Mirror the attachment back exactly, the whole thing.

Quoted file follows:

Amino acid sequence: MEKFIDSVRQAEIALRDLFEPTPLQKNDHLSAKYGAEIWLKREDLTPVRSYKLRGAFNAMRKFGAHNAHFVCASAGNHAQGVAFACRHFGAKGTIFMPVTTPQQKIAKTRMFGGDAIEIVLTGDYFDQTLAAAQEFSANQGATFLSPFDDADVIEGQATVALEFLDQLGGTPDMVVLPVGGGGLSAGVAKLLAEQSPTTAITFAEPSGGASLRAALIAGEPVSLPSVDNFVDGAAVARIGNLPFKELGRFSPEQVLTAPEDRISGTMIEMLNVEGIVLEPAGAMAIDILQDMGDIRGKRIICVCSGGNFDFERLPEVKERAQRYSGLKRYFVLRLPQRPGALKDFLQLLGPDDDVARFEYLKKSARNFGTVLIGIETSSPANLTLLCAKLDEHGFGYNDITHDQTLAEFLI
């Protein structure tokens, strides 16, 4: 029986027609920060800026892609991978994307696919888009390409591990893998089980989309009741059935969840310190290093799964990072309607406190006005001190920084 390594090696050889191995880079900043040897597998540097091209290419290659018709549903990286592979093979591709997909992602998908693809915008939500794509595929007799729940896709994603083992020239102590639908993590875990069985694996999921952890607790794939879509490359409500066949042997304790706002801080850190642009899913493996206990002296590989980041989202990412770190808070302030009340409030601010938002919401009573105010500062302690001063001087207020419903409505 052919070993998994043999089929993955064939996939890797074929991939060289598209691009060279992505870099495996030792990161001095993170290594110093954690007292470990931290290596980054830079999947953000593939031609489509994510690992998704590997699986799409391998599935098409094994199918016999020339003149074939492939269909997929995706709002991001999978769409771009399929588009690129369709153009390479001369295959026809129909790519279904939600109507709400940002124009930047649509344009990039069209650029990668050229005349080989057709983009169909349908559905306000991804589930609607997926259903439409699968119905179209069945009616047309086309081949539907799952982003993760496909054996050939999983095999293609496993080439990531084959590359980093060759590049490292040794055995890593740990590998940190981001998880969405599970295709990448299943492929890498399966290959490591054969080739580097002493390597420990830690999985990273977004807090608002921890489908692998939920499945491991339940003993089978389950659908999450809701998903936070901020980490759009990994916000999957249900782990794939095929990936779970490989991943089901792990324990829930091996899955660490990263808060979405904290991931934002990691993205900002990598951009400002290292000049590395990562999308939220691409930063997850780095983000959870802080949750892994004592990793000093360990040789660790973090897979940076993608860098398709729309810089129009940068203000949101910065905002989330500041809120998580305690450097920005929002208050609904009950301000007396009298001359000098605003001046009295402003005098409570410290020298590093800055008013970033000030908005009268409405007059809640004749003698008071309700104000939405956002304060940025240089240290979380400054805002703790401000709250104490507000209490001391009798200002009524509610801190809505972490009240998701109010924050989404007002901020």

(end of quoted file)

Amino acid sequence: MEKFIDSVRQAEIALRDLFEPTPLQKNDHLSAKYGAEIWLKREDLTPVRSYKLRGAFNAMRKFGAHNAHFVCASAGNHAQGVAFACRHFGAKGTIFMPVTTPQQKIAKTRMFGGDAIEIVLTGDYFDQTLAAAQEFSANQGATFLSPFDDADVIEGQATVALEFLDQLGGTPDMVVLPVGGGGLSAGVAKLLAEQSPTTAITFAEPSGGASLRAALIAGEPVSLPSVDNFVDGAAVARIGNLPFKELGRFSPEQVLTAPEDRISGTMIEMLNVEGIVLEPAGAMAIDILQDMGDIRGKRIICVCSGGNFDFERLPEVKERAQRYSGLKRYFVLRLPQRPGALKDFLQLLGPDDDVARFEYLKKSARNFGTVLIGIETSSPANLTLLCAKLDEHGFGYNDITHDQTLAEFLI
């Protein structure tokens, strides 16, 4: 029986027609920060800026892609991978994307696919888009390409591990893998089980989309009741059935969840310190290093799964990072309607406190006005001190920084 390594090696050889191995880079900043040897597998540097091209290419290659018709549903990286592979093979591709997909992602998908693809915008939500794509595929007799729940896709994603083992020239102590639908993590875990069985694996999921952890607790794939879509490359409500066949042997304790706002801080850190642009899913493996206990002296590989980041989202990412770190808070302030009340409030601010938002919401009573105010500062302690001063001087207020419903409505 052919070993998994043999089929993955064939996939890797074929991939060289598209691009060279992505870099495996030792990161001095993170290594110093954690007292470990931290290596980054830079999947953000593939031609489509994510690992998704590997699986799409391998599935098409094994199918016999020339003149074939492939269909997929995706709002991001999978769409771009399929588009690129369709153009390479001369295959026809129909790519279904939600109507709400940002124009930047649509344009990039069209650029990668050229005349080989057709983009169909349908559905306000991804589930609607997926259903439409699968119905179209069945009616047309086309081949539907799952982003993760496909054996050939999983095999293609496993080439990531084959590359980093060759590049490292040794055995890593740990590998940190981001998880969405599970295709990448299943492929890498399966290959490591054969080739580097002493390597420990830690999985990273977004807090608002921890489908692998939920499945491991339940003993089978389950659908999450809701998903936070901020980490759009990994916000999957249900782990794939095929990936779970490989991943089901792990324990829930091996899955660490990263808060979405904290991931934002990691993205900002990598951009400002290292000049590395990562999308939220691409930063997850780095983000959870802080949750892994004592990793000093360990040789660790973090897979940076993608860098398709729309810089129009940068203000949101910065905002989330500041809120998580305690450097920005929002208050609904009950301000007396009298001359000098605003001046009295402003005098409570410290020298590093800055008013970033000030908005009268409405007059809640004749003698008071309700104000939405956002304060940025240089240290979380400054805002703790401000709250104490507000209490001391009798200002009524509610801190809505972490009240998701109010924050989404007002901020």